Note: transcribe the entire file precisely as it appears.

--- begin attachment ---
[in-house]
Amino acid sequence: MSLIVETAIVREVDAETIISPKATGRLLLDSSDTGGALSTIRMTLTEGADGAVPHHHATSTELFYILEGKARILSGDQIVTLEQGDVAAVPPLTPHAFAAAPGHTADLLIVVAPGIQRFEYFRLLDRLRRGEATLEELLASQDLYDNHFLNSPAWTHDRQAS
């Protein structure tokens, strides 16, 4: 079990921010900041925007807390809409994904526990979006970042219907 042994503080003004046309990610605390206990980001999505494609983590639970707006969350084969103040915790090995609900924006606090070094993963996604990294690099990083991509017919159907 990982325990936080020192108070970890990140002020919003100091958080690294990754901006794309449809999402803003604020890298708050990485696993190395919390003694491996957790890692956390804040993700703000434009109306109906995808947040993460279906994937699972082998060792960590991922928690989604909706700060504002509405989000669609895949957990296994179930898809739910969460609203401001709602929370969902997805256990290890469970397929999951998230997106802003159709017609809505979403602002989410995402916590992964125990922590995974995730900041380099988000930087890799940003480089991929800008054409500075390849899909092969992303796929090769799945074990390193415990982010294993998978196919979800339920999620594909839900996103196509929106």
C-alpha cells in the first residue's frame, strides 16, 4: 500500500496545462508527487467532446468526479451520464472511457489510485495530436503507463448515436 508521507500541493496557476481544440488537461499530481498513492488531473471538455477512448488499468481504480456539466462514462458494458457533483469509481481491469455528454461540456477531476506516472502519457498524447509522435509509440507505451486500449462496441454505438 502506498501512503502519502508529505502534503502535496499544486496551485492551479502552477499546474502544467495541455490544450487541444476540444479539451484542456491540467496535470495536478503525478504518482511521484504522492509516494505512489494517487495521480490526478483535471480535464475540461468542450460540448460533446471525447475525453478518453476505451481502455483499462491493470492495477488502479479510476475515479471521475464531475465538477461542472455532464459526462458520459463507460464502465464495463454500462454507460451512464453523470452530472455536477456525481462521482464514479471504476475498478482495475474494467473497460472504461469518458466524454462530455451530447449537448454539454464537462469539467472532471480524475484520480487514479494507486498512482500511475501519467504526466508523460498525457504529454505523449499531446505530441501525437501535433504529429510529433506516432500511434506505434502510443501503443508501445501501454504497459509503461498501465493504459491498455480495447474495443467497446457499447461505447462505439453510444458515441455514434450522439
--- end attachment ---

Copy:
[in-house]
Amino acid sequence: MSLIVETAIVREVDAETIISPKATGRLLLDSSDTGGALSTIRMTLTEGADGAVPHHHATSTELFYILEGKARILSGDQIVTLEQGDVAAVPPLTPHAFAAAPGHTADLLIVVAPGIQRFEYFRLLDRLRRGEATLEELLASQDLYDNHFLNSPAWTHDRQAS
């Protein structure tokens, strides 16, 4: 079990921010900041925007807390809409994904526990979006970042219907 042994503080003004046309990610605390206990980001999505494609983590639970707006969350084969103040915790090995609900924006606090070094993963996604990294690099990083991509017919159907 990982325990936080020192108070970890990140002020919003100091958080690294990754901006794309449809999402803003604020890298708050990485696993190395919390003694491996957790890692956390804040993700703000434009109306109906995808947040993460279906994937699972082998060792960590991922928690989604909706700060504002509405989000669609895949957990296994179930898809739910969460609203401001709602929370969902997805256990290890469970397929999951998230997106802003159709017609809505979403602002989410995402916590992964125990922590995974995730900041380099988000930087890799940003480089991929800008054409500075390849899909092969992303796929090769799945074990390193415990982010294993998978196919979800339920999620594909839900996103196509929106």
C-alpha cells in the first residue's frame, strides 16, 4: 500500500496545462508527487467532446468526479451520464472511457489510485495530436503507463448515436 508521507500541493496557476481544440488537461499530481498513492488531473471538455477512448488499468481504480456539466462514462458494458457533483469509481481491469455528454461540456477531476506516472502519457498524447509522435509509440507505451486500449462496441454505438 502506498501512503502519502508529505502534503502535496499544486496551485492551479502552477499546474502544467495541455490544450487541444476540444479539451484542456491540467496535470495536478503525478504518482511521484504522492509516494505512489494517487495521480490526478483535471480535464475540461468542450460540448460533446471525447475525453478518453476505451481502455483499462491493470492495477488502479479510476475515479471521475464531475465538477461542472455532464459526462458520459463507460464502465464495463454500462454507460451512464453523470452530472455536477456525481462521482464514479471504476475498478482495475474494467473497460472504461469518458466524454462530455451530447449537448454539454464537462469539467472532471480524475484520480487514479494507486498512482500511475501519467504526466508523460498525457504529454505523449499531446505530441501525437501535433504529429510529433506516432500511434506505434502510443501503443508501445501501454504497459509503461498501465493504459491498455480495447474495443467497446457499447461505447462505439453510444458515441455514434450522439